On Thursday 9 June, Sydney Ideas and the Sydney Intellectual History Network present a Key Text lecture by Associate Professor Natalya Lusty, Department of Gender and Cultural Studies, University of Sydney.

André Breton’s Surrealist Manifesto (1924) is one of the most iconic manifestos of the 20th century.  Defining “psychic automatism’ as a process that encouraged a freeing of the mind from rational and utilitarian values and constraints as well as moral and aesthetic judgement, Breton’s manifesto conceived of Surrealism as a revolution of the mind that would fundamentally transform everyday experience.

This talk explores how the manifesto became a defining genre of the artistic avant-garde and other political movements across the 20th century, from Futurism and Surrealism to radical feminist manifestos by Valerie Solanas and the Riot Grrrls. It coincides with Julian Rosefeldt’s moving image 2014-2015 artwork, ‘Manifesto’, which brings to life the enduring provocation of the historical art manifesto.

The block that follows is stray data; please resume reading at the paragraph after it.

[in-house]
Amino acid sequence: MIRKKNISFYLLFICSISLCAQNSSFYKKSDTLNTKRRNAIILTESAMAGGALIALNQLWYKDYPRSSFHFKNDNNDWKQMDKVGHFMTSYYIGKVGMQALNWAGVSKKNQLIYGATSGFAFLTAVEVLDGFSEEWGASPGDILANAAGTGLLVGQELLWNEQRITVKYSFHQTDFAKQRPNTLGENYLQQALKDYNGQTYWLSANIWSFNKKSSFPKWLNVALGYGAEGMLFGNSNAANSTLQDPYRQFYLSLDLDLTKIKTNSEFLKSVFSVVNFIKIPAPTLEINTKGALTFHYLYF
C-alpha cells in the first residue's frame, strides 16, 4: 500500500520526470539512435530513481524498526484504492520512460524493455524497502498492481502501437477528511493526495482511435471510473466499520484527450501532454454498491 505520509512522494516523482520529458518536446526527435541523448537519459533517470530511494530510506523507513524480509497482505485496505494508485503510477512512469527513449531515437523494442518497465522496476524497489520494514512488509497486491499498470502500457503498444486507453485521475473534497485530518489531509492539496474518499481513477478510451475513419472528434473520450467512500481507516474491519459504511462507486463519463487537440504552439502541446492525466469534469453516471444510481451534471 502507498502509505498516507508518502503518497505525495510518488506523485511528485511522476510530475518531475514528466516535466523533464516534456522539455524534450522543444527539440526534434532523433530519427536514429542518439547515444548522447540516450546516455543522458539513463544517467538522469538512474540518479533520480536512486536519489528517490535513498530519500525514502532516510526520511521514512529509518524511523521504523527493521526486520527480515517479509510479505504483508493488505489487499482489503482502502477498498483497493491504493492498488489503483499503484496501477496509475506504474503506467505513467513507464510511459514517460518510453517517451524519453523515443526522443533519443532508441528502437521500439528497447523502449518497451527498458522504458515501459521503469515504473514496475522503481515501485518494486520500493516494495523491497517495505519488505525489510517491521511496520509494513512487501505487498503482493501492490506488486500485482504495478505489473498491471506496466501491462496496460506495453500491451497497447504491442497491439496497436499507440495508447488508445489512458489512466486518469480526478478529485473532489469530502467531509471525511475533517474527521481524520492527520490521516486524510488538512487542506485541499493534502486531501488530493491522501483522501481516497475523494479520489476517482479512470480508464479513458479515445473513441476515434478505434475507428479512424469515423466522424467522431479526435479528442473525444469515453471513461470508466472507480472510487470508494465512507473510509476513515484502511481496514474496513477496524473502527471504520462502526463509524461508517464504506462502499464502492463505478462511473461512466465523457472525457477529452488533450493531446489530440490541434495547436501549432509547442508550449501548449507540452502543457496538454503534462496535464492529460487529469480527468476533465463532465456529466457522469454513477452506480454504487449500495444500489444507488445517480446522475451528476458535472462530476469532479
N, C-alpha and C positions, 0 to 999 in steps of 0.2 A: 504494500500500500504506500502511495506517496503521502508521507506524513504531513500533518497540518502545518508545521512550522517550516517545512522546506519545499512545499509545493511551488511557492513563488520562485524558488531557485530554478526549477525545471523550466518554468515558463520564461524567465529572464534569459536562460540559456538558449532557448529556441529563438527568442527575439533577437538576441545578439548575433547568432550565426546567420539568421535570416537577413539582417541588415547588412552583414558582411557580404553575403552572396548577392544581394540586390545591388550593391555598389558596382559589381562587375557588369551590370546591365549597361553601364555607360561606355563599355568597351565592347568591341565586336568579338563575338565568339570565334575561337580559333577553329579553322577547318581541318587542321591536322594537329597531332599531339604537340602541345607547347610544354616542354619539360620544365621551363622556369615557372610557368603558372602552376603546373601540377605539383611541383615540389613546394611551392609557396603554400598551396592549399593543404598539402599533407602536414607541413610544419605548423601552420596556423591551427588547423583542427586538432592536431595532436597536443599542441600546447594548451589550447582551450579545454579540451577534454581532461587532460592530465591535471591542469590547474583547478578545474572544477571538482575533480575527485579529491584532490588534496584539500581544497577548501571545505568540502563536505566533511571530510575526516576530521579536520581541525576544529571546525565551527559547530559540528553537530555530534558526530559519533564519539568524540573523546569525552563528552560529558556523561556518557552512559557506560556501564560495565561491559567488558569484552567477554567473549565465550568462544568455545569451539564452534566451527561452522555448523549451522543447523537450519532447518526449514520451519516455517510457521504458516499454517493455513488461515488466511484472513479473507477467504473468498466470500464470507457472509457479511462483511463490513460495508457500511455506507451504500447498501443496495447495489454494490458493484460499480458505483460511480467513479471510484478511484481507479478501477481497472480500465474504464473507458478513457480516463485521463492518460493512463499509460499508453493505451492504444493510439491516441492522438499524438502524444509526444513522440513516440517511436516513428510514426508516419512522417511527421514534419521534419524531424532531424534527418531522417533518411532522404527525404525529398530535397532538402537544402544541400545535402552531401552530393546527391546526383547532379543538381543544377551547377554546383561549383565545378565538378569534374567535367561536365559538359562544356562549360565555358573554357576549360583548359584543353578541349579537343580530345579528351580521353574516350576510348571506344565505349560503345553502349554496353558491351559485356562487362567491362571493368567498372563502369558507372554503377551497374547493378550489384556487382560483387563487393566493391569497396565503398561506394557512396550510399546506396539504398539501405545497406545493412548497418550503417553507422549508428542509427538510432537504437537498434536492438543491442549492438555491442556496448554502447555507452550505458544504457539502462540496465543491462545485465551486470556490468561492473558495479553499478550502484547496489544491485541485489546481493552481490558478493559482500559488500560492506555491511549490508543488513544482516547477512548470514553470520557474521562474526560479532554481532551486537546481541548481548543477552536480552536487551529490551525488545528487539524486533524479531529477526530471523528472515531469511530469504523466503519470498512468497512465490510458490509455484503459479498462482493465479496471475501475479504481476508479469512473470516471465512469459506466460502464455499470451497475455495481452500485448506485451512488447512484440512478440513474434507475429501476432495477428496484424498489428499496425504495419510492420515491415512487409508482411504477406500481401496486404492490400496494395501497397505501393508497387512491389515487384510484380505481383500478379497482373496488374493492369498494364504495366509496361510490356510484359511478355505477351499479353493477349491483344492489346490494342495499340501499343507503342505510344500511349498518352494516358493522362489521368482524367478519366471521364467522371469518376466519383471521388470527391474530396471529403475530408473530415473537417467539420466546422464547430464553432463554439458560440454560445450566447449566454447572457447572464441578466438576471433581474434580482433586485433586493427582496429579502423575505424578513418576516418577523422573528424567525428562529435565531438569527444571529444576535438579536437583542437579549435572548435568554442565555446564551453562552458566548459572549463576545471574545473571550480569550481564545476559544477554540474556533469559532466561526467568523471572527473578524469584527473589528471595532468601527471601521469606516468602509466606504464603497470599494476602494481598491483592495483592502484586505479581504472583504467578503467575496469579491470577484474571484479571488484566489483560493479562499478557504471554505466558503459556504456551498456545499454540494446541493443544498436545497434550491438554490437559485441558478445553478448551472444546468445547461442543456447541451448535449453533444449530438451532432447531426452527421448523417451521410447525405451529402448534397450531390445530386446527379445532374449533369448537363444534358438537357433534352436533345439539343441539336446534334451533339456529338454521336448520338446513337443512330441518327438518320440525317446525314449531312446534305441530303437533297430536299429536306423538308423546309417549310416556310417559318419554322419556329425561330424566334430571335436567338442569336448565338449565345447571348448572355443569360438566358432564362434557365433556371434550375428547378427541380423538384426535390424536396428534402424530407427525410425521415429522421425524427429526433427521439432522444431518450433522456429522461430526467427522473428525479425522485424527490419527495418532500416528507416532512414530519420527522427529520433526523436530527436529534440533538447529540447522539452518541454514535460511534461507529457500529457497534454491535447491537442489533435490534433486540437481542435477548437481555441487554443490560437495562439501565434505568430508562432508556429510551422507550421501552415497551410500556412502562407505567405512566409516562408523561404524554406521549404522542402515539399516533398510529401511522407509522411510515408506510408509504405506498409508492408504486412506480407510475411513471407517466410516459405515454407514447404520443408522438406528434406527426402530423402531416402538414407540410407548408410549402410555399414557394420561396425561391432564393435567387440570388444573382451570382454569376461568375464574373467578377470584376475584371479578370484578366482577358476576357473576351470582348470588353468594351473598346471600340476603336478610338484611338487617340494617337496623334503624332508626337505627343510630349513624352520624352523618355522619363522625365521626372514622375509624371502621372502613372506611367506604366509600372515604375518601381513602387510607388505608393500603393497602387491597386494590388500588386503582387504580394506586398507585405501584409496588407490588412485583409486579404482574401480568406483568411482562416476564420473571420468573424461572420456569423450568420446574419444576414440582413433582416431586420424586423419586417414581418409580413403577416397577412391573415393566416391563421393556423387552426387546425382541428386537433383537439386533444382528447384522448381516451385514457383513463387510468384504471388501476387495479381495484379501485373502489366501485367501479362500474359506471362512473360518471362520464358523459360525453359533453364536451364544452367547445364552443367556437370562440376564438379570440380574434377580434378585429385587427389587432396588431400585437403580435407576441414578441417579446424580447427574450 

Natalya Lusty is an Associate Professor in the Department of Gender and Cultural Studies at the University of Sydney. She is the author of Surrealism, Feminism, Psychoanalysis (2007), Dreams and Modernity: A Cultural History (2013), with Helen Groth and the edited collection, Modernism and Masculinity (2014), which was shortlisted for the Modernist Studies Association book prize. She has spent the last decade writing and talking about manifestos in numerous academic contexts and public forums and is currently completing a book on feminist manifestos.


Law School LT 024
Level 0, Sydney Law School Annex
Eastern Avenue
The University of Sydney


This is a free public lecture with online registration essential. For venue information and to register your attendance, please click here.